Campbell v. Central N. Y. Regional Transp. Auth., 2006 NY Slip Op 03193, is a very interesting case in which the Fourth Department considered whether the injuries of a wheelchair-bound plaintiff that was hit by a bus were foreseeable.
The plaintiff suffered from "profound deformities" and as a result, used a highly customized wheelchair which was destroyed when hit by the bus owned by the defendant. The plaintiff was forced to use a wheelchair on loan from a local medical facility that was not customized. As a result, he developed "skin necrosis and abscess formation which required multiple surgical procedures to repair ...." and subsequently sued seeking recovery for those injuries and the replacement cost of his wheelchair.
The Court first noted that liability for negligence turns upon the foreseeability of any harm, not a particular harm and that once a prima facie case has been established, it is the province of the finder of fact to determine the legal cause of the injuries.
The Court further elaborated:
In order to establish a prima facie case, a plaintiff must generally show that the defendant's negligence was a substantial cause of the events which produced the injury. Although there are times when [a]n interruption of the nexus between a defendant's negligence and the plaintiff's injury by the act of a third party may affect defendant's liability, the intervening act must be extraordinary under the circumstances, not foreseeable in the normal course of events, or independent of or far removed from the defendant's conduct. When, however, the intervening act is a natural and foreseeable consequence of a circumstance created by defendant, liability will subsist...Invariably, summary judgment is appropriate where only one conclusion may be drawn from the established facts. (Internal citations and quotations omitted.)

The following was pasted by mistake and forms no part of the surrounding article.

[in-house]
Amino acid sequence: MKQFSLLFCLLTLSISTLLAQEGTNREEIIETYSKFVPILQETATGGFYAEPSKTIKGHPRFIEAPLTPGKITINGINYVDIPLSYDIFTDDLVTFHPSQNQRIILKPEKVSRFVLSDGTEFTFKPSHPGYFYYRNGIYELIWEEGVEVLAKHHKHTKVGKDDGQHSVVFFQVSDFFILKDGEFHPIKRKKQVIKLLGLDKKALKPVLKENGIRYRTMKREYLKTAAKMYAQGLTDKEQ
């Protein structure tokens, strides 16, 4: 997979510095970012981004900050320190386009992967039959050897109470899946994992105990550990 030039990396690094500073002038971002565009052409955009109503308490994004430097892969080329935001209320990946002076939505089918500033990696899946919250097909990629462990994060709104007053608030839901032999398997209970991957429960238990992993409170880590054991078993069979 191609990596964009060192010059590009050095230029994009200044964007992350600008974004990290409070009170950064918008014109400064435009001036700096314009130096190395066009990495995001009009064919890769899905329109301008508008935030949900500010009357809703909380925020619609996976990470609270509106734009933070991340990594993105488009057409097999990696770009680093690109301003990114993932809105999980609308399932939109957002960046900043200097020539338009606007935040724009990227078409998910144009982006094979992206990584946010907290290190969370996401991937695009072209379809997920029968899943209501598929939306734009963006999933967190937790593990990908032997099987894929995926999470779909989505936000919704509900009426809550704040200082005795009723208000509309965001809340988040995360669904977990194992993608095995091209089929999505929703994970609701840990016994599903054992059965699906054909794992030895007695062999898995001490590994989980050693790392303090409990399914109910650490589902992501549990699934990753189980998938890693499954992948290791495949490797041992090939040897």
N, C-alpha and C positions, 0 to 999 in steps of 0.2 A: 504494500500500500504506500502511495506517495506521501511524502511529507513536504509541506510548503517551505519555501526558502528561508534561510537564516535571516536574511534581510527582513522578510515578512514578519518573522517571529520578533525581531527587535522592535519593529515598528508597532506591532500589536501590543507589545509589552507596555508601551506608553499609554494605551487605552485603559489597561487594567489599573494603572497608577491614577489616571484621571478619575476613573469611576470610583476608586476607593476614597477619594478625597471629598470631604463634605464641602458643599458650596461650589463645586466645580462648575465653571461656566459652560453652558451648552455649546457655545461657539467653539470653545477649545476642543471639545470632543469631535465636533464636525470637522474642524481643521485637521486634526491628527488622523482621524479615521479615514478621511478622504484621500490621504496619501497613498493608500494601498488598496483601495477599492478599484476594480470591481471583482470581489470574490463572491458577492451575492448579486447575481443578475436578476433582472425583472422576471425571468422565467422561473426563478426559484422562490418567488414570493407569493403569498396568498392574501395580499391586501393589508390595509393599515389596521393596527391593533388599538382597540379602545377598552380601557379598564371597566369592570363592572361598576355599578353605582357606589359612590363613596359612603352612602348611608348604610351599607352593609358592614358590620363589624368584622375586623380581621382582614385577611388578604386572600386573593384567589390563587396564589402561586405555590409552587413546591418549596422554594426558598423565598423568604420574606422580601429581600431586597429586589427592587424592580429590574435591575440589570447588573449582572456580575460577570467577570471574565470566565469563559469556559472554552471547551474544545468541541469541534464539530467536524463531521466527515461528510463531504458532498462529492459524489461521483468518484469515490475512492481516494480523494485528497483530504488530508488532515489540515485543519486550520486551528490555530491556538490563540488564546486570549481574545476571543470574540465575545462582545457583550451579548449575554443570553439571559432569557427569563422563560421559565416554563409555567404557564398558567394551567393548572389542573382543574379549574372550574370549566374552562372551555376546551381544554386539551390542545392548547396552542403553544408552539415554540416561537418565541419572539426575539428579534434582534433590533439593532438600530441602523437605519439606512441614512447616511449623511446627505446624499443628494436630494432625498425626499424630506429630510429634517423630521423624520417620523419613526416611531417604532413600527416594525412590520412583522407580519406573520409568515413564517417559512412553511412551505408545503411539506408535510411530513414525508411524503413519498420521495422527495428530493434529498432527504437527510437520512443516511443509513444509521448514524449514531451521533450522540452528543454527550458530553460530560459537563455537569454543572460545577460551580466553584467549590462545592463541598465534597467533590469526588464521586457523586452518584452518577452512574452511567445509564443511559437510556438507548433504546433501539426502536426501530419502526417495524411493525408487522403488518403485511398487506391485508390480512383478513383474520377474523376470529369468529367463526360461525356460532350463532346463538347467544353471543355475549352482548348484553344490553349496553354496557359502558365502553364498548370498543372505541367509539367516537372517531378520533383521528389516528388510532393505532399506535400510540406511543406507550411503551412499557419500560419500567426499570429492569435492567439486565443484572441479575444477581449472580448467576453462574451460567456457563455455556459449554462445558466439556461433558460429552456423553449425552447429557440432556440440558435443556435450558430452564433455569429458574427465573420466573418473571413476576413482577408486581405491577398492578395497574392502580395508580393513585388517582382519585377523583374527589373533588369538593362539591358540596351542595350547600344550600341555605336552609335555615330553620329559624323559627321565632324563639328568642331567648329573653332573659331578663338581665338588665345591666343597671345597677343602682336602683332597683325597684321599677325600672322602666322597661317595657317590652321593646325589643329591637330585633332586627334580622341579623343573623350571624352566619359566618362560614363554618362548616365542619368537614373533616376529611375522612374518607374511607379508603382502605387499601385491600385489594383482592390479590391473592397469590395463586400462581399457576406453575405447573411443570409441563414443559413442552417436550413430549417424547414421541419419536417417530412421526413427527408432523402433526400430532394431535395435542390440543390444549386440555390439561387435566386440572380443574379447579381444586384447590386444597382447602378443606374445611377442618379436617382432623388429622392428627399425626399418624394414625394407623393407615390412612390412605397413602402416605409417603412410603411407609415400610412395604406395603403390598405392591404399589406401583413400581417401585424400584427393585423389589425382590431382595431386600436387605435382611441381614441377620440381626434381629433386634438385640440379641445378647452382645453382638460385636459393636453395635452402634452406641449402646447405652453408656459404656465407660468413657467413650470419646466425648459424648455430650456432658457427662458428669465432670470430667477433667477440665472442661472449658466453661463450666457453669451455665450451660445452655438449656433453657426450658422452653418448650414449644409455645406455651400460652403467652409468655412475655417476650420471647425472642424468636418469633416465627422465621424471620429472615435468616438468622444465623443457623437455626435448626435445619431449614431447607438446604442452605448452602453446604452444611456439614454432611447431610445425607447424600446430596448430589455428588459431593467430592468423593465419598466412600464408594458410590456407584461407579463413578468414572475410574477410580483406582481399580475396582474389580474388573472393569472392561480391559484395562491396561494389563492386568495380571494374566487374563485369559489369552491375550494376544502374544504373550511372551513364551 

Accordingly, the Fourth Department held that the trial court improperly dismissed the Complaint.
The dissent disagreed and stated that:
The record establishes, however, that plaintiff sustained only minor soft tissue injuries that do not qualify as a serious injury within the meaning of Insurance Law § 5102 (d) and § 5104 (a). The record further establishes that the skin necrosis and abscess, which did not appear until approximately two months after the accident, were not related to any injury plaintiff sustained in the accident, but rather were caused by an ill-fitting replacement wheelchair. We must therefore conclude that, although the issue of proximate cause is ordinarily "for the fact finder to resolve," here the ill-fitting replacement wheelchair constituted an "independent intervening [occurrence] which operate[d] upon but [did] not flow from the original negligence".
I think that the majority is correct in regard to the foreseeability issue in this case. But for the accident, the plaintiff's customized wheelchair would not have been destroyed, and he would not have ended up with abcesses, etc. due to the replacement wheelchair. And, the injuries resulting from the inadequate replacement were not so outside the realm of possibility as to be unforeseeable.
However, the dissent touches upon an interesting issue regarding whether the plaintiff's injuries (either directly resulting from the accident or from the non-customized wheelchair) constitute a serious injury. I'm not sure of the answer, but my inclination would be that they don't. Anyone else have an opinion either way?